10 writing tips inspired by the life and work of Jane Austen

In the nearly two centuries that have passed since Jane Austen’s death, many have followed in her footsteps, but few have matched her. She remains a star – an icon that most writers can only aspire to emulate, although we’re always looking for ways to try. Since there is nothing easy to write, we’re fortunate that there are countless tips for writers craving for advice, including ones based on Austen’s life and work herself.

Author Rebecca Smith – who happens to be a descendant of Austen – highlights the lessons to be learned from the literary legend by The Jane Austen Writers’ Club: Inspiration and Advice from the World’s Most Beloved Novelist. Smith gives Janeites the perfect excuse to revisit Austen’s work and analyze everything that makes it great. She dabbles in everything from time management to children’s writing, inserting some of Austen’s best scenes along the way.

Smith’s book is extremely comprehensive. Not only does she give advice, but she delves into the author’s past, bringing to light lesser-known but still intriguing information. There is a lot to learn, both about Austen and about writing.

Below are 10 lessons every writer can learn from the life and work of the incomparable Jane Austen.

1. Read often to write well

Austen spent a lot of time writing to improve her art, but that’s not all she did. Reading was one of her big hobbies, and as Smith points out, she critically reflected on what worked and didn’t work for other writers. This means you don’t have to feel guilty the next time you walk away from your last project and get lost in a book.

2. Make sure your world is working

Whether you are writing about your hometown or a place that was born of your imagination, everything in your world has to make sense. It is crucial that there is a logic behind aspects ranging from the motivations of your characters to the rules of their society. Smith writes: “If a reader notices something and thinks, “It wouldn’t be like that!” “ you lost them. Nobody wants that.

3. Create human characters

Austen is responsible for creating some of the most memorable characters in literature, and she has done so by giving them the complexity of real people. Even if you don’t really write about humans, remember that your characters need to be multi-faceted. Smith highlights Austen’s warning against writing flawless heroes and pure evil villains.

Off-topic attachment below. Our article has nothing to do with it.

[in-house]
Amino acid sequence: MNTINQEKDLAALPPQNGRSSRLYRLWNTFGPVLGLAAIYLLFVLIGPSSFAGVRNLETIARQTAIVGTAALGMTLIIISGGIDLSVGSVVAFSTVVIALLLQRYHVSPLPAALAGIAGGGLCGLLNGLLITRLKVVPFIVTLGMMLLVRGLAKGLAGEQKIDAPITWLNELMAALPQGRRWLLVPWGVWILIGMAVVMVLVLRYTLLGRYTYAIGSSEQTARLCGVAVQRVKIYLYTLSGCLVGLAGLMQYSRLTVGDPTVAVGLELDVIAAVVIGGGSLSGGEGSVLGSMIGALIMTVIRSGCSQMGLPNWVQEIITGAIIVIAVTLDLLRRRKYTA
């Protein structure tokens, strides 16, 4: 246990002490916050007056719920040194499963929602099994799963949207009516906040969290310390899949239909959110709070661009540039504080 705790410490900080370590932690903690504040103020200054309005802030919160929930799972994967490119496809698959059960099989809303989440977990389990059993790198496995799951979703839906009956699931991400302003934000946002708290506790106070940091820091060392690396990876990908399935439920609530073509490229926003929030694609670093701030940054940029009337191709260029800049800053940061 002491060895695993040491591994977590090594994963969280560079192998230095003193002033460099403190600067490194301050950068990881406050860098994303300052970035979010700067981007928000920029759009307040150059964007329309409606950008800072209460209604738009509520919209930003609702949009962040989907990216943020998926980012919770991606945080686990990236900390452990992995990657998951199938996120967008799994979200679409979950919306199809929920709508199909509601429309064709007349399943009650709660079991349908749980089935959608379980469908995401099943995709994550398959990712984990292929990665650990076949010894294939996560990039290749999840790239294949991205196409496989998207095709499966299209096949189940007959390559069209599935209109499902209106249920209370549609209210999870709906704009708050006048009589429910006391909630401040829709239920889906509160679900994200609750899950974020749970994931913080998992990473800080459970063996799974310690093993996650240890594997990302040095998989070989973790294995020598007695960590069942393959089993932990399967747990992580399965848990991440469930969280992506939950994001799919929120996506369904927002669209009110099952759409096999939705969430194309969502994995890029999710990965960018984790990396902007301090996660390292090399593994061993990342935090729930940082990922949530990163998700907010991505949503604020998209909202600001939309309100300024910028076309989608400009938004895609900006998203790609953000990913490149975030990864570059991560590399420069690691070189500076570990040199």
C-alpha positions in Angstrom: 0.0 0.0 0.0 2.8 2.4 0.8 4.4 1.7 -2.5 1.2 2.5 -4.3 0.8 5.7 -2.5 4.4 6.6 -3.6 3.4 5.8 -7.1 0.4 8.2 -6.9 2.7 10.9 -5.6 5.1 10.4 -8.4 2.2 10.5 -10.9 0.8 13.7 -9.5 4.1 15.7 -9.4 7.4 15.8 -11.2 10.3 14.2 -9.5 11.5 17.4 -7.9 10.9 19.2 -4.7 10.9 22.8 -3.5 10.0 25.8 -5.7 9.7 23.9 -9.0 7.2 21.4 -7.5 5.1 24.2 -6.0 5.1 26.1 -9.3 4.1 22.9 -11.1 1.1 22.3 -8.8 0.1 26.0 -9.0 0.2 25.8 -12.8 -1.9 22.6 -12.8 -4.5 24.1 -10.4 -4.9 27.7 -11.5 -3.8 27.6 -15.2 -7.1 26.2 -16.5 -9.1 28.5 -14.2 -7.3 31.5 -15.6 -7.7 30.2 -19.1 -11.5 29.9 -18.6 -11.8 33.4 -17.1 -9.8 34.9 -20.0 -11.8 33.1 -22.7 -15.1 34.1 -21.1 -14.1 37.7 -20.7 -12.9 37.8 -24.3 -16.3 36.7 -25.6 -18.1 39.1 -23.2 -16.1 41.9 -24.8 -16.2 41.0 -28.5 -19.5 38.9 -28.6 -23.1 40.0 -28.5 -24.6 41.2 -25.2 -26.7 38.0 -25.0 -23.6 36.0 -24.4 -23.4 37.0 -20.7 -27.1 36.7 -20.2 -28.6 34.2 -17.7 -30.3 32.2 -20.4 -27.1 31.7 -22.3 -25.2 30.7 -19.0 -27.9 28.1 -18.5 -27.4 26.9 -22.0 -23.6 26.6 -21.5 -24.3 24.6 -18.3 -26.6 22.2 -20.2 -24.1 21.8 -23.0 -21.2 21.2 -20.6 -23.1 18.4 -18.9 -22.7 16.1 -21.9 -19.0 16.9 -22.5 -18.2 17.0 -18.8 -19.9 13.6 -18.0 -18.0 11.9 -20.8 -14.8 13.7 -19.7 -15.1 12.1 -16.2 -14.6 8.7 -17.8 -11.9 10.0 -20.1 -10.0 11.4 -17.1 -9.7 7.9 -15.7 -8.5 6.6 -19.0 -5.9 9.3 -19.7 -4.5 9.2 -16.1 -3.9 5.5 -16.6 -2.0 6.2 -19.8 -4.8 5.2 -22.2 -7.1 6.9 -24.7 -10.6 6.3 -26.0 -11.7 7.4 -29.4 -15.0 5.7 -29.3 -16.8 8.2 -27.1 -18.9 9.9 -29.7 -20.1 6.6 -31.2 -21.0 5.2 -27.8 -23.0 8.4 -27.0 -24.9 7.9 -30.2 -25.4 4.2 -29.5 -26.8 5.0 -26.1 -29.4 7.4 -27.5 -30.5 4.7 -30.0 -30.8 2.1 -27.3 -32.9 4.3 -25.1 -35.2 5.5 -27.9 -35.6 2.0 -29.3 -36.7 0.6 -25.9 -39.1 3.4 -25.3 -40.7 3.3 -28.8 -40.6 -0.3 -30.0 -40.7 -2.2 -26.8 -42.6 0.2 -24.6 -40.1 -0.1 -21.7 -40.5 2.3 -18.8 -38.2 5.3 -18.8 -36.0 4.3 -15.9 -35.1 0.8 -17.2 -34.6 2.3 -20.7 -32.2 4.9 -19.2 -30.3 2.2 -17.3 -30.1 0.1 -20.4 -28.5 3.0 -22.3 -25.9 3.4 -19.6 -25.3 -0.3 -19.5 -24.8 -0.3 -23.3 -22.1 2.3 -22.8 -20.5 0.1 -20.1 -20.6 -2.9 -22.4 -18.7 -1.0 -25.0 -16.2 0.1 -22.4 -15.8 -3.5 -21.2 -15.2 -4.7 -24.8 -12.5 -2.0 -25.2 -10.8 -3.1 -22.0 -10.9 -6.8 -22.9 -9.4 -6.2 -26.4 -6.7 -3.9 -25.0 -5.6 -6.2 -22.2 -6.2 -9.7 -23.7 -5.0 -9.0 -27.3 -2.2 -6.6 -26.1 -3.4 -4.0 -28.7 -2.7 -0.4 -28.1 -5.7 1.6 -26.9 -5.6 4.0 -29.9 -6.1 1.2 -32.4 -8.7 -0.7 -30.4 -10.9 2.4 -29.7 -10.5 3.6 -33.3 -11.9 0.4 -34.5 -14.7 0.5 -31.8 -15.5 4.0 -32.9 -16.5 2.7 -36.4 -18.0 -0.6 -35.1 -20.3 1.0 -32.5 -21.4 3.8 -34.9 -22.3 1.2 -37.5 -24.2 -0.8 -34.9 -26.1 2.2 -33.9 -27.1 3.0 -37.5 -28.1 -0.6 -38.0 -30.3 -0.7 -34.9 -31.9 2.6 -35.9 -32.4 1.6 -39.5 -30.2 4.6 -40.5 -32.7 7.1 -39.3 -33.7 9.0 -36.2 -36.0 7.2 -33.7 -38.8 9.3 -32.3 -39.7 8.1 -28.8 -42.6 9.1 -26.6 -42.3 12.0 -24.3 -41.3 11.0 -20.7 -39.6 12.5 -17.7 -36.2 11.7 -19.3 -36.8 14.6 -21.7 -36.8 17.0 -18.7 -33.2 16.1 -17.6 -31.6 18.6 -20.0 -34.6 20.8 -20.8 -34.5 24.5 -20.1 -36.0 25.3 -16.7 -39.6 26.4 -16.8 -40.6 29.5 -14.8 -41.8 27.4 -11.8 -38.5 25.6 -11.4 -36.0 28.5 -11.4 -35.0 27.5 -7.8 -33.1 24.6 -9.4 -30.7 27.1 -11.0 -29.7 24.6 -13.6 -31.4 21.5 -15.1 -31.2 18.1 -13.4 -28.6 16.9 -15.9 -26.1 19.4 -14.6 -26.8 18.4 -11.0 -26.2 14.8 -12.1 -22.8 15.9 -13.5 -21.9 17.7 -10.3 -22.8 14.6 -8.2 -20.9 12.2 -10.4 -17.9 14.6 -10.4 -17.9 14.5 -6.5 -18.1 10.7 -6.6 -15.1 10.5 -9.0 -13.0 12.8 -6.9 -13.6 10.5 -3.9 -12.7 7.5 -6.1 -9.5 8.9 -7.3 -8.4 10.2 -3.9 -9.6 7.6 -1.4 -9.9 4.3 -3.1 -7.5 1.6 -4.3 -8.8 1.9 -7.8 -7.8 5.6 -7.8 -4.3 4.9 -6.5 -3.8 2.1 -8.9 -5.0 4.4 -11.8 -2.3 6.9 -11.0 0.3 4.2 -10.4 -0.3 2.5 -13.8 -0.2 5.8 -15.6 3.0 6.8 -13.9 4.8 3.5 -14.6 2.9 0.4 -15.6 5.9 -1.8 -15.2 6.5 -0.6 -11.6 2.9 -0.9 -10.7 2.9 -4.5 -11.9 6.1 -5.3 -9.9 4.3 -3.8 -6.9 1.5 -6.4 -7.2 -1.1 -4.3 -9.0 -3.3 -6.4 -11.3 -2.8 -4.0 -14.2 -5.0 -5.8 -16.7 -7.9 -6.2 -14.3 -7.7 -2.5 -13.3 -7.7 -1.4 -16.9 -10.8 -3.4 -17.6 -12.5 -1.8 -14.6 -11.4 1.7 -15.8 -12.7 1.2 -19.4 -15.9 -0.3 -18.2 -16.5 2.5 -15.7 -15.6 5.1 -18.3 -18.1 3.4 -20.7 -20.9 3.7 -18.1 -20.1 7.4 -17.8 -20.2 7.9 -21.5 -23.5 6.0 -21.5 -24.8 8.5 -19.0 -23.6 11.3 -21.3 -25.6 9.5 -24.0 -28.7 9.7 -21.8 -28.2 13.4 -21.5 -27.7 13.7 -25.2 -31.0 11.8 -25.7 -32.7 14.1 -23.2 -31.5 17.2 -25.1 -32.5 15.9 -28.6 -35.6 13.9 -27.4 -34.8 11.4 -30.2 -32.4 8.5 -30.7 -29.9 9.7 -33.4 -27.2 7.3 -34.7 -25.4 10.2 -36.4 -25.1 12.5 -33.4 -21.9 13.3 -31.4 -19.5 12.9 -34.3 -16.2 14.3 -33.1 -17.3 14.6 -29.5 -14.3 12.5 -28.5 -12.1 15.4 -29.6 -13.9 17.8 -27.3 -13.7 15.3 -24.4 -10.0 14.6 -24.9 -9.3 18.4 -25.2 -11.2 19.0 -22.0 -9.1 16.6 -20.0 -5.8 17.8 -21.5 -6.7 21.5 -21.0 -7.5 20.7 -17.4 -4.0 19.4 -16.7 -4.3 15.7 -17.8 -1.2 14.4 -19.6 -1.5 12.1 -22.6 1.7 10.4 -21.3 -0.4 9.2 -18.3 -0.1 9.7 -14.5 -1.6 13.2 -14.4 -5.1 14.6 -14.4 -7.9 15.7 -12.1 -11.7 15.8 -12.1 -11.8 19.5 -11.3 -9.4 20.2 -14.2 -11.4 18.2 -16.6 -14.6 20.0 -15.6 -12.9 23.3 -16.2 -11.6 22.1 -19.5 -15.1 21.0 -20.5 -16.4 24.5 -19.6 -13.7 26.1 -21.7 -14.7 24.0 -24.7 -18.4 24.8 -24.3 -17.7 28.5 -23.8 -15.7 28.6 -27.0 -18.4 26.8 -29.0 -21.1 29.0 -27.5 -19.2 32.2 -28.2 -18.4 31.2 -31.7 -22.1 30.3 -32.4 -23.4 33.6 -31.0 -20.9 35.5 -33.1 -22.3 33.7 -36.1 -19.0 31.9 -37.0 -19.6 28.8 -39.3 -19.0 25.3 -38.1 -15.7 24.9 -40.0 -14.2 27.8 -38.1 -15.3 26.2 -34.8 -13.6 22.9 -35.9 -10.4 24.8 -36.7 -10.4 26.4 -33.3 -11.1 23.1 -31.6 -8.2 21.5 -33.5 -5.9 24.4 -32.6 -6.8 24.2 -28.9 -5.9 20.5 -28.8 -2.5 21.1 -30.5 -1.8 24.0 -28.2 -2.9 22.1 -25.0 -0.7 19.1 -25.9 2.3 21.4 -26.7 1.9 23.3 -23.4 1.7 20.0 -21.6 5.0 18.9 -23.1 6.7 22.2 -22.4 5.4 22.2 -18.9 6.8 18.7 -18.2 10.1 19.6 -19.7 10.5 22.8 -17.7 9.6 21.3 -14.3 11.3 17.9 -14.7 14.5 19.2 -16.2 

4. Use subplots and use them well

You may have worked out your plot, but it’s also important to consider deepening your story with subplots. Austen did it masterfully, using supporting characters as a way to explore various themes.

“Readers are delighted with the way Jane Austen works with the various themes of her novels,” writes Smith. “We see characters facing similar dilemmas and dilemmas and reacting in contrasting ways. “

To consider Pride and Prejudice It’s Charlotte Lucas, for example. She provided a clear and interesting contrast to Elizabeth Bennet on the issue of marriage. Unlike Lizzy, she didn’t need the butterflies – just security.

5. Accelerate conflict and tension

Austen’s recipe for a great novel always included conflict and tension. In fact, Smith calls it “very good at making terrible things happen or almost get to his characters. The stakes are always high, whether the characters risk losing their heritage, their position in society, or their true love.

6. Advance your plot anytime

You have a story to tell and every page of your book should be used to advance your plot. Austen was extremely smart to do this. Returning to the example of Pride and PrejudiceNot only did Charlotte Lucas come up with a different way of looking at the wedding, but she also provided a reason for Elizabeth to reunite with Mr. Darcy after she left Longbourn.

7. Details matter

Small details can play a key role in a story when used well. Unsurprisingly, this is another skill of Austen. Smith gives several examples, one being the two chains that Fanny Price received for her amber cross in Mansfield Park . One was from his sweetheart, Edmund Bertram, and the other from his unwanted suitor, Henry Crawford (via his sister, Mary). Appropriately, only Edmund’s matched the cross. It’s love.

8. Make sure your dialogue is crisp

Good dialogue should seem natural. Granted, Austen’s dialogue sounds a little different from 21st century ears, but it works for its time. Yours should too, so Smith recommends reading your characters’ lines aloud.

9. Sprinkle with humor

Humor is rarely a bad thing; Austen was definitely a fan. In letters offering help to his niece Anna, Smith shares, Austen praised the light moments. Any Janeite can also vouch for having put such moments into her own work.

10. Savor the process

No matter how much you love to write, we all know it isn’t enjoyable 100% of the time. Smith reminds readers to have fun with the process and not to put too much pressure on yourself to become successful overnight. As she points out, Austen continued to work there for over 20 years. Fortunately, it was worth the wait.

Images: Miramax Films; Giphy

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